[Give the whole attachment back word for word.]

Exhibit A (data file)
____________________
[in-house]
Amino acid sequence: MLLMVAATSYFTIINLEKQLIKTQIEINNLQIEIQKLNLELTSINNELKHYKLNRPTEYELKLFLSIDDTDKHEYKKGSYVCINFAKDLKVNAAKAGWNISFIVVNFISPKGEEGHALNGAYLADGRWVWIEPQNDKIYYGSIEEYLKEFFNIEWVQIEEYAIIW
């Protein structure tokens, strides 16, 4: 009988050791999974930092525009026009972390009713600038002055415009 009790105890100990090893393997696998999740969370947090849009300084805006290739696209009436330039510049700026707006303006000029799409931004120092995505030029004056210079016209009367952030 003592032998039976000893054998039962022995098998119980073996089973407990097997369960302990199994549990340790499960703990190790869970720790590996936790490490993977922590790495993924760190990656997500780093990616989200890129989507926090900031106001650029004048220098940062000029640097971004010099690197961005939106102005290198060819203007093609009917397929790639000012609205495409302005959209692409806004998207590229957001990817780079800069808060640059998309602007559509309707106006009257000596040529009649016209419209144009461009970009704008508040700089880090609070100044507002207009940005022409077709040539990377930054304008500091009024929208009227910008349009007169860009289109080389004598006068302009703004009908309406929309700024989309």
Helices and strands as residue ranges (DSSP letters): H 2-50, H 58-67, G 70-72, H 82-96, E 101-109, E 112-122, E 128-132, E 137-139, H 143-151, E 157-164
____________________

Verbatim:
[in-house]
Amino acid sequence: MLLMVAATSYFTIINLEKQLIKTQIEINNLQIEIQKLNLELTSINNELKHYKLNRPTEYELKLFLSIDDTDKHEYKKGSYVCINFAKDLKVNAAKAGWNISFIVVNFISPKGEEGHALNGAYLADGRWVWIEPQNDKIYYGSIEEYLKEFFNIEWVQIEEYAIIW
């Protein structure tokens, strides 16, 4: 009988050791999974930092525009026009972390009713600038002055415009 009790105890100990090893393997696998999740969370947090849009300084805006290739696209009436330039510049700026707006303006000029799409931004120092995505030029004056210079016209009367952030 003592032998039976000893054998039962022995098998119980073996089973407990097997369960302990199994549990340790499960703990190790869970720790590996936790490490993977922590790495993924760190990656997500780093990616989200890129989507926090900031106001650029004048220098940062000029640097971004010099690197961005939106102005290198060819203007093609009917397929790639000012609205495409302005959209692409806004998207590229957001990817780079800069808060640059998309602007559509309707106006009257000596040529009649016209419209144009461009970009704008508040700089880090609070100044507002207009940005022409077709040539990377930054304008500091009024929208009227910008349009007169860009289109080389004598006068302009703004009908309406929309700024989309």
Helices and strands as residue ranges (DSSP letters): H 2-50, H 58-67, G 70-72, H 82-96, E 101-109, E 112-122, E 128-132, E 137-139, H 143-151, E 157-164